Coronavirus and your leave: Everything you need to know
- The coronavirus crisis has caused uncertainty about leave and sick leave.
- Businesses are worried about the build-up of leave days during lockdown, you may lose these days if you don’t take them in a specific period.
- If you contract the virus, you have to claim sick leave – unless you contract it on the job.
- For more articles, go to www.BusinessInsider.co.za.
As the coronavirus death toll rises to above 1,400 in South Africa, and thousands of employees test positive for the virus across the country, businesses find themselves in unchartered waters.
In some instances, the rules for leave and sick leave have had to change.
Here’s what you need to know:
What can your employer do about your unused leave?
With nowhere to go during the national lockdown, many South Africans have cancelled their leave.
Companies are getting worried about the build-up of these leave days, because they will have to pay them out in cash if you resign or are retrenched.
It could also cause operational problems if everyone wants to take time off after lockdown.
By law, you must take your annual leave within 6 months after the leave cycle – or risk losing the leave days.
But companies can change their holiday leave policy to allow more of your leave to be carried forward over a longer period, or buy back unused leave days from you.
Can your company force you to take annual leave if it can’t operate during lockdown?
Employers are within their rights to insist that you take leave during the lockdown in this case, says Pieter Human, director of the labour advisory service Labourwise.
If you don’t have enough annual leave days available, this will be unpaid – but the company can claim from the Unemployment Insurance Fund’s so-called Covid-19 Temporary Relief (TERS). Workers who are put on leave, have been laid off temporarily, or whose employers can’t afford to pay their full salaries are entitled to the special TERS payout from the UIF.
The maximum a worker will get is R6,730 a month (if you earn more than R17,700) – while the minimum amount is R3,500.
Should you get paid for public holidays if you are on leave during lockdown?
Employees on annual leave must be paid for the public holiday as under normal circumstances, says Aadil Patel, director and national head of Cliffe Dekker Hofmeyr’s Employment practice.
Can you accrue leave during the lockdown, even if you aren’t working?
Employees can accrue leave during the lockdown period whether they work or not - unless your contract states that you accrue leave on a daily basis (in other words per agreement of 1 day of leave for every 17 days worked), says Patel.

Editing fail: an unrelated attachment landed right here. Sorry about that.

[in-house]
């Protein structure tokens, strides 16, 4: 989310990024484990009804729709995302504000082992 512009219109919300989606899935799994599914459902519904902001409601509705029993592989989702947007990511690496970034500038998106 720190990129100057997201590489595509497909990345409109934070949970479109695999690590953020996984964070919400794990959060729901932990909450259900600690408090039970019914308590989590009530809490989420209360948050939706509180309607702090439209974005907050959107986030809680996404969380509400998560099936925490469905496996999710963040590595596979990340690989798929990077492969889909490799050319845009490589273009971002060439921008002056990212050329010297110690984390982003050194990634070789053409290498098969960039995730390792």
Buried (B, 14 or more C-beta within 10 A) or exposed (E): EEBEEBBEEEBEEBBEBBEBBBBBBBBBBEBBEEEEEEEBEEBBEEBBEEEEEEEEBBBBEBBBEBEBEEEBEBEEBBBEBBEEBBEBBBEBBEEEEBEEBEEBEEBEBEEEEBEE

Do you have to claim sick leave if you have symptoms of Covid-19 and have to stay at home?
By law, an employee must be placed on sick leave if you present with symptoms of Covid-19. Your employer must also ensure that you are tested or referred to an identified testing site, says Jan Truter of Labourwise.
But your employer can require proof of illness if you are absent for more than two days and is not required to pay you unless you can produce a valid medical certificate, Truter adds.
If your sick leave is exhausted, you can claim an ‘illness benefits’ from the UIF Ters scheme – for the “quarantine” period or if you test positive for coronavirus.
South African workers who work five days per week are entitled to 30 days sick leave in a three-year cycle.
What happens if you contracted Covid-19 at work?
Covid-19 has recently been declared an occupational disease in terms of the Compensation for Occupational Injuries and Diseases Act (COIDA). This means that if an employee is absent from work due to contracting the virus during the course and scope of his or her employment, such leave will be covered in terms of COIDA, says Patel.
COIDA stipulates that sick leave does not apply to an inability to work caused by an accident or occupational disease. You therefore don’t have to use your sick leave allocation.
“In terms of the COIDA notice, payment for total temporary disablement will be made by the Compensation Fund for as long as the disablement continues (i.e. as long as the employee is booked off), but not for a period exceeding 30 days,” says Truter.
In suspected or unconfirmed cases (where there is no positive diagnosis), a medical practitioner may recommend self-quarantine. According to the COIDA notice the employer is responsible for remunerating the employee in these circumstances, says Truter.
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